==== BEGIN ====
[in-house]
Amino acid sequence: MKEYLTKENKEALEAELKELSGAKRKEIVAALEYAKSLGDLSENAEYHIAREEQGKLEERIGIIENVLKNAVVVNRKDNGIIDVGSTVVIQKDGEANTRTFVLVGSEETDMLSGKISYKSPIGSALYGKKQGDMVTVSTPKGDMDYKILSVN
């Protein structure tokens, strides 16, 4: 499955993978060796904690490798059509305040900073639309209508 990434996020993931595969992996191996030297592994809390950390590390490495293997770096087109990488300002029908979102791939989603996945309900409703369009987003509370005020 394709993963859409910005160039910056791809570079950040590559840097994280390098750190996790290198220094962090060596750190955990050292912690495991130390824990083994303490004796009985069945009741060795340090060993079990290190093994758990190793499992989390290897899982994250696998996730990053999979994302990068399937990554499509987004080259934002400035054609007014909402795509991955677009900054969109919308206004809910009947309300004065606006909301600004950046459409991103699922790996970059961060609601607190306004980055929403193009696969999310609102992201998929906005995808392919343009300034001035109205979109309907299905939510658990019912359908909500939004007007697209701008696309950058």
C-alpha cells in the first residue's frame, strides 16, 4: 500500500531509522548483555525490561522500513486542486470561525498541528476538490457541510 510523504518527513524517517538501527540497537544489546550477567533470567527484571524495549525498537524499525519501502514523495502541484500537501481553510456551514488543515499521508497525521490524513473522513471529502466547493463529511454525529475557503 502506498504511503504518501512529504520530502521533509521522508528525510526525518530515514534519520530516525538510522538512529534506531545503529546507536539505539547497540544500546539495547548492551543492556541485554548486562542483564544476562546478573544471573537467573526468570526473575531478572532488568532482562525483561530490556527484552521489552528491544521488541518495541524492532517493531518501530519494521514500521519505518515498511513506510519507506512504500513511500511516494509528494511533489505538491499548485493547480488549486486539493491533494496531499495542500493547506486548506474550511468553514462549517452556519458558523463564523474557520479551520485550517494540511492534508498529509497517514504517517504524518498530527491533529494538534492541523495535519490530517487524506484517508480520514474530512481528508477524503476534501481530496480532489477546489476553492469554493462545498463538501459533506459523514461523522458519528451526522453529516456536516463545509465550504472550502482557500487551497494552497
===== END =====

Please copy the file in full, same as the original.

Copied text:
[in-house]
Amino acid sequence: MKEYLTKENKEALEAELKELSGAKRKEIVAALEYAKSLGDLSENAEYHIAREEQGKLEERIGIIENVLKNAVVVNRKDNGIIDVGSTVVIQKDGEANTRTFVLVGSEETDMLSGKISYKSPIGSALYGKKQGDMVTVSTPKGDMDYKILSVN
């Protein structure tokens, strides 16, 4: 499955993978060796904690490798059509305040900073639309209508 990434996020993931595969992996191996030297592994809390950390590390490495293997770096087109990488300002029908979102791939989603996945309900409703369009987003509370005020 394709993963859409910005160039910056791809570079950040590559840097994280390098750190996790290198220094962090060596750190955990050292912690495991130390824990083994303490004796009985069945009741060795340090060993079990290190093994758990190793499992989390290897899982994250696998996730990053999979994302990068399937990554499509987004080259934002400035054609007014909402795509991955677009900054969109919308206004809910009947309300004065606006909301600004950046459409991103699922790996970059961060609601607190306004980055929403193009696969999310609102992201998929906005995808392919343009300034001035109205979109309907299905939510658990019912359908909500939004007007697209701008696309950058």
C-alpha cells in the first residue's frame, strides 16, 4: 500500500531509522548483555525490561522500513486542486470561525498541528476538490457541510 510523504518527513524517517538501527540497537544489546550477567533470567527484571524495549525498537524499525519501502514523495502541484500537501481553510456551514488543515499521508497525521490524513473522513471529502466547493463529511454525529475557503 502506498504511503504518501512529504520530502521533509521522508528525510526525518530515514534519520530516525538510522538512529534506531545503529546507536539505539547497540544500546539495547548492551543492556541485554548486562542483564544476562546478573544471573537467573526468570526473575531478572532488568532482562525483561530490556527484552521489552528491544521488541518495541524492532517493531518501530519494521514500521519505518515498511513506510519507506512504500513511500511516494509528494511533489505538491499548485493547480488549486486539493491533494496531499495542500493547506486548506474550511468553514462549517452556519458558523463564523474557520479551520485550517494540511492534508498529509497517514504517517504524518498530527491533529494538534492541523495535519490530517487524506484517508480520514474530512481528508477524503476534501481530496480532489477546489476553492469554493462545498463538501459533506459523514461523522458519528451526522453529516456536516463545509465550504472550502482557500487551497494552497